21

I have a service, keeping a certain port open.

I'm getting data to it, that I neither expect nor want to get, and I'm trying to pin-point the source of this data. So how can I find which process that sends data to a specific port, as opposed to which process is listening.

22

For TCP (though the same approach would work for SCTP1 or any connection-oriented transport protocol), same as for looking for listening ones:

lsof -nPi tcp:the-port

Will report the processes that have a TCP socket open on that port. If you know the source port (your server application can know about it and log it), you can use that instead to pinpoint the rogue client.

For UDP or RAW sockets, it would be trickier though I suppose it's where something like systemtap or dtrace can come handy. Possibly auditd as well.


1 Though SCTP support (on Linux only) was added to lsof in version 4.86, you cannot use -i to ask for SCTP sockets explicitly. Here can use lsof -nP | grep -w 'SCTP.*:the-port' as a heuristic instead.

  • This isn't working for SCTP for me. – sudo May 25 '17 at 2:28
  • 1
    @sudo, see edit – Stéphane Chazelas May 25 '17 at 6:38
2

Depending on the type of connection it establishes to send data one of these approaches will get you somewhere.

  • Use tcpdump port 1234 to acquire the data being sent to this port. You can use a program like Wireshark to analyze it on another machine (captured to a file using the -w option). Alternatively, use Wireshark directly.

  • In case it establishes and keeps open a tcp/udp connection you could use netstat to find the remote IP of the connection.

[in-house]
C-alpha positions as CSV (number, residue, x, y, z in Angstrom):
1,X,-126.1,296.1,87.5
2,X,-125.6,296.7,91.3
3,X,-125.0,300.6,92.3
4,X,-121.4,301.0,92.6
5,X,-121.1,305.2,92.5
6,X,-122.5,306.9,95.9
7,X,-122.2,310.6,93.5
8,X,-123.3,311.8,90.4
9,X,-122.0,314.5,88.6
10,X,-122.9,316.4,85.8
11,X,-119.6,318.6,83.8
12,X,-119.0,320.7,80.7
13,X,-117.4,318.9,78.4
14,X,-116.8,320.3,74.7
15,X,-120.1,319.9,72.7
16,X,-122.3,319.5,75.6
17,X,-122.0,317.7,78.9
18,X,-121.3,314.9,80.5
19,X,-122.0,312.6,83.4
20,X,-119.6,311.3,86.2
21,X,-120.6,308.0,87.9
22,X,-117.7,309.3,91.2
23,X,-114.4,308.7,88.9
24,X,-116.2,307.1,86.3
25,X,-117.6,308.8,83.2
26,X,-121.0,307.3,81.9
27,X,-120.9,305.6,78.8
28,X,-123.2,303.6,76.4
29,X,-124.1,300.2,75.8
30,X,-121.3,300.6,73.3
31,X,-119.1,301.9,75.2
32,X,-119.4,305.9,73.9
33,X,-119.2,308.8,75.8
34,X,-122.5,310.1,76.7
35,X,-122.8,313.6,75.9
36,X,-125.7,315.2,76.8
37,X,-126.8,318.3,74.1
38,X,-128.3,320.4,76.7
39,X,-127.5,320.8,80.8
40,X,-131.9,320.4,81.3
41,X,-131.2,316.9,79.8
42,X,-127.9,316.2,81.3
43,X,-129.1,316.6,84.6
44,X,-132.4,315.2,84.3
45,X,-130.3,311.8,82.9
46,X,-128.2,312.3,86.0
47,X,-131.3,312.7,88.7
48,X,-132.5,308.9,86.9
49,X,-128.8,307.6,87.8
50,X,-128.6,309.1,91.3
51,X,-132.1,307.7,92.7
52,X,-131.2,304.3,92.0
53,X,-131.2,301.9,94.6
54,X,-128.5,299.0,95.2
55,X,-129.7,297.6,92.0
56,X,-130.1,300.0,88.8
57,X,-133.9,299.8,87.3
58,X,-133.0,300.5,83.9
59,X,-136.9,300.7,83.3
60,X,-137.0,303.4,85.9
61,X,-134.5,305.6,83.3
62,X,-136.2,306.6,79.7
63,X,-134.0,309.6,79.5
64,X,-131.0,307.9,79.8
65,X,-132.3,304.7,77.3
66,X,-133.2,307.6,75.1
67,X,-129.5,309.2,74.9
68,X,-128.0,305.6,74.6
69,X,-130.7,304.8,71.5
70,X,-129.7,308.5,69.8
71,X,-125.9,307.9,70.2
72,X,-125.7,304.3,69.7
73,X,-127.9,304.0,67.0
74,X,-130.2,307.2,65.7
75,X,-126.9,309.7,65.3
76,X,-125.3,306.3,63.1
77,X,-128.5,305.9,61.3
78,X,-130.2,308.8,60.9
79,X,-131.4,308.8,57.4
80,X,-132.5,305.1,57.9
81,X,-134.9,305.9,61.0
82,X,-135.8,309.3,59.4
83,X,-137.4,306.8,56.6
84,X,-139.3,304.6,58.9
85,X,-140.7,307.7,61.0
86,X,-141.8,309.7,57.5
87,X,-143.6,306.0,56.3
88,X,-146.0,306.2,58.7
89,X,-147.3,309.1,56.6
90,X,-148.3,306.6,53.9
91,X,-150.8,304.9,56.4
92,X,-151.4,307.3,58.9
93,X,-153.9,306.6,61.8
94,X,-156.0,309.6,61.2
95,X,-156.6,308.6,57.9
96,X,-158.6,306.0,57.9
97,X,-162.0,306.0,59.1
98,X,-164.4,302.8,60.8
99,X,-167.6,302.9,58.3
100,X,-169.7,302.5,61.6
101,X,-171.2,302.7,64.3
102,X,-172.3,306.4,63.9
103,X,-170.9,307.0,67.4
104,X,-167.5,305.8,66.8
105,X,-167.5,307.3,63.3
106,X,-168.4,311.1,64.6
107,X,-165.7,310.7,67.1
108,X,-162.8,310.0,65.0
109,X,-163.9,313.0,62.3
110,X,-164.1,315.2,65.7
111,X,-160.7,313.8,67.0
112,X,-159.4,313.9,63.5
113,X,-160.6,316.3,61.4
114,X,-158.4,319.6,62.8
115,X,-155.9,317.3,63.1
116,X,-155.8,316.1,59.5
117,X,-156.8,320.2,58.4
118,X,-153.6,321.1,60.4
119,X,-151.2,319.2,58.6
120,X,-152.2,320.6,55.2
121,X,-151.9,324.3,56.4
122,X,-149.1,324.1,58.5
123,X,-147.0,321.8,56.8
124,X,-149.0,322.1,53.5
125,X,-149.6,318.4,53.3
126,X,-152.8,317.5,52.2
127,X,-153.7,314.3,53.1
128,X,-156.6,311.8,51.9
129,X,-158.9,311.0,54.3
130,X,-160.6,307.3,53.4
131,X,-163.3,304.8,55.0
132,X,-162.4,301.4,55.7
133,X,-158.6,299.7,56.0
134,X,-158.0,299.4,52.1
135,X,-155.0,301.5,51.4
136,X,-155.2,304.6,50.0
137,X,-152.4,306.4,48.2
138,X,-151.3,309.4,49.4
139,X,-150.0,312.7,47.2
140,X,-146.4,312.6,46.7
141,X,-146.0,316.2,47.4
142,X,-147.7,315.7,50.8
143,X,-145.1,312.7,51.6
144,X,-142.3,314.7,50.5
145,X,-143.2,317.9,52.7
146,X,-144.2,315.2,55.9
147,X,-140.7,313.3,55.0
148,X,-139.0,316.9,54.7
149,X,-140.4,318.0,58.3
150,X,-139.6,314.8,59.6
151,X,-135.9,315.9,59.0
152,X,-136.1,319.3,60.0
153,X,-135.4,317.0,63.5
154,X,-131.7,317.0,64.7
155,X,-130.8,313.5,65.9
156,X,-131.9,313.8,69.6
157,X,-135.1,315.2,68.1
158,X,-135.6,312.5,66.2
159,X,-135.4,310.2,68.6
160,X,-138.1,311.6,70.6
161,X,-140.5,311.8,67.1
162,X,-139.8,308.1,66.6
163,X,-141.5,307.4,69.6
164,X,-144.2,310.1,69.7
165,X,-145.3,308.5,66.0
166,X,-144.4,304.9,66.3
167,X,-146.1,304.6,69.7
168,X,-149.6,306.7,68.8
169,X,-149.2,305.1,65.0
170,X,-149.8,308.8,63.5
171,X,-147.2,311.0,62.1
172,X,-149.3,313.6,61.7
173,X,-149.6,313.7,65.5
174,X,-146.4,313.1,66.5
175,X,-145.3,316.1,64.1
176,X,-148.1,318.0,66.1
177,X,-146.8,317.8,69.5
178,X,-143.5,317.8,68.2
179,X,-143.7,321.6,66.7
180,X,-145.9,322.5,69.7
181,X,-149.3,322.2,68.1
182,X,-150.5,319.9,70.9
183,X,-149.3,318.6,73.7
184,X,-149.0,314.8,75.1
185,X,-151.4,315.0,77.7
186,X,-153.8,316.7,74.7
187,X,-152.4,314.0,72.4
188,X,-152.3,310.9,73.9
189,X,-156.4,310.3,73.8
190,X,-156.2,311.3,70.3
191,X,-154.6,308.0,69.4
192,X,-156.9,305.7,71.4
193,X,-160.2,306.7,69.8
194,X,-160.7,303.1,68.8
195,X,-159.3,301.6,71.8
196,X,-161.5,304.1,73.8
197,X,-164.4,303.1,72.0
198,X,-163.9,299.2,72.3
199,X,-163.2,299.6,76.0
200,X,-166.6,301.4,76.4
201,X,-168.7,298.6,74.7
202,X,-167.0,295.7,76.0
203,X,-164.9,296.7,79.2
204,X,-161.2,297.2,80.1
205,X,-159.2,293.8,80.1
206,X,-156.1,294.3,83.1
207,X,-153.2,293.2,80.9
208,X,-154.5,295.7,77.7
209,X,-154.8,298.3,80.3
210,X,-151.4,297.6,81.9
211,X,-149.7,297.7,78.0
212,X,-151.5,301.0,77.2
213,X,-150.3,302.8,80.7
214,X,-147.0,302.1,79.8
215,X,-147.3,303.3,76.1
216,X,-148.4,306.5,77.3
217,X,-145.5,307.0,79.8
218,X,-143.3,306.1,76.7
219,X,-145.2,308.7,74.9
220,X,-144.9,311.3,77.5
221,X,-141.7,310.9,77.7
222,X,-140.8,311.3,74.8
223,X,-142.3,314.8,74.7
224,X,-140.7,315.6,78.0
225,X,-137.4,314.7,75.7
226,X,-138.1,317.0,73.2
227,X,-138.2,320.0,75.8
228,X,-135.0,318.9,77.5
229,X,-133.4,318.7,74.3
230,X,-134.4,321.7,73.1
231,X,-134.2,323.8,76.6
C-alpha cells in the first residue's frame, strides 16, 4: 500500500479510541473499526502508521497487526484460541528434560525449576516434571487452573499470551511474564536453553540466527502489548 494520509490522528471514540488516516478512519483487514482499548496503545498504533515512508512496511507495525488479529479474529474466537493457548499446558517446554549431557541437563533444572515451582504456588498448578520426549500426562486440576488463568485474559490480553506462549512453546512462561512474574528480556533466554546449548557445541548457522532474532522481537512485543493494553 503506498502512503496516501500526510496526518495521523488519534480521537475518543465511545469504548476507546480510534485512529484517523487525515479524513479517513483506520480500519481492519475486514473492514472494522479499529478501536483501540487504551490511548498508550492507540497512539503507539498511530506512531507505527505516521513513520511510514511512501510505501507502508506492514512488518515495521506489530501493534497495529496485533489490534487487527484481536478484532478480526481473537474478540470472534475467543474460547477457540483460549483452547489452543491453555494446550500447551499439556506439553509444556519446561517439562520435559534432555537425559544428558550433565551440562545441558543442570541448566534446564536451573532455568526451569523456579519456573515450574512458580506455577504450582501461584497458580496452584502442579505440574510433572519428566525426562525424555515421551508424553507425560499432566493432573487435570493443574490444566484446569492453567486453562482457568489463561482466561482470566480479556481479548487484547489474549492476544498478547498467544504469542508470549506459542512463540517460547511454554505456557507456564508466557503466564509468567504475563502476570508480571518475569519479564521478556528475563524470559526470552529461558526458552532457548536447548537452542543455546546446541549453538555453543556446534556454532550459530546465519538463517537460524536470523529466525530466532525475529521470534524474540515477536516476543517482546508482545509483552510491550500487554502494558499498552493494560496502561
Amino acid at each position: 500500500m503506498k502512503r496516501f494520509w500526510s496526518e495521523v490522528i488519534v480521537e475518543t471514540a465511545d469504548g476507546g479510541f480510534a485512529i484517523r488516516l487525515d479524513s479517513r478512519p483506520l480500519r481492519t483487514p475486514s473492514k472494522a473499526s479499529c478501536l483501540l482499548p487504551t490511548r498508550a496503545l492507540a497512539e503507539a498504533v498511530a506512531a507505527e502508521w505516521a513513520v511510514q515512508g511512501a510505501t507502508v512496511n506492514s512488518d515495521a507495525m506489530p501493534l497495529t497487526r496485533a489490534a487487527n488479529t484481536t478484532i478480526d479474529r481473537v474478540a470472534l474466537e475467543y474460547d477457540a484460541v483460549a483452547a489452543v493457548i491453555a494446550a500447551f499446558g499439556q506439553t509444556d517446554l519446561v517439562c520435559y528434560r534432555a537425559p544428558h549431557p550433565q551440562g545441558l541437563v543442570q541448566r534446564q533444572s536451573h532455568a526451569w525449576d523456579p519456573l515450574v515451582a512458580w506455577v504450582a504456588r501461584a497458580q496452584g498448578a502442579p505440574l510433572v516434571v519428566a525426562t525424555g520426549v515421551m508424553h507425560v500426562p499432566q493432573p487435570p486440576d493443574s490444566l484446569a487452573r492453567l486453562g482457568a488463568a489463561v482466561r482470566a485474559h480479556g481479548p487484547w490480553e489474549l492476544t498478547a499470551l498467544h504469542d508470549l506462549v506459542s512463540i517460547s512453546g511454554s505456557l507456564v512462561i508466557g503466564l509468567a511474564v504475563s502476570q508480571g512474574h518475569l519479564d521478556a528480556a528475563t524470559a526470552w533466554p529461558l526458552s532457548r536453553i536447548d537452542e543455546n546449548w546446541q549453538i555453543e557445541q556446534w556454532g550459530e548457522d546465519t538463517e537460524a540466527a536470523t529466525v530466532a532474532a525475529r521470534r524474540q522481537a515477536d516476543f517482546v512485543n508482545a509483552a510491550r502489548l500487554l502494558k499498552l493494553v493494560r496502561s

• List open sockets of a process as in the answer provided by @StephaneChazelas.

1

You may use sockstat command to find the process which has initiated connection to your service on the local host.

DESCRIPTION
     The sockstat command lists open Internet or UNIX domain sockets.

Just match all source connections to your destination. This works fine for TCP/UDP/UNIXsockets.

1

Try following:

$sudo ss -tp

Or:

$sudo netstat -A inet -p

To avoid localhost result:

$sudo netstat -A inet -p | grep -v localhost

To list out only ESTABLISHED connections:

$sudo netstat -A inet -p | grep -v localhost | grep ESTABLISHED
0

On Solaris, running pfiles on all processes should show which processes have which connections open. It will require some careful filering, probably using ggrep's -A, -B options...

On Linux, netstat -anp --inet will work, even without lsof installed. (drop the --inet to get Unix domain sockets as well)

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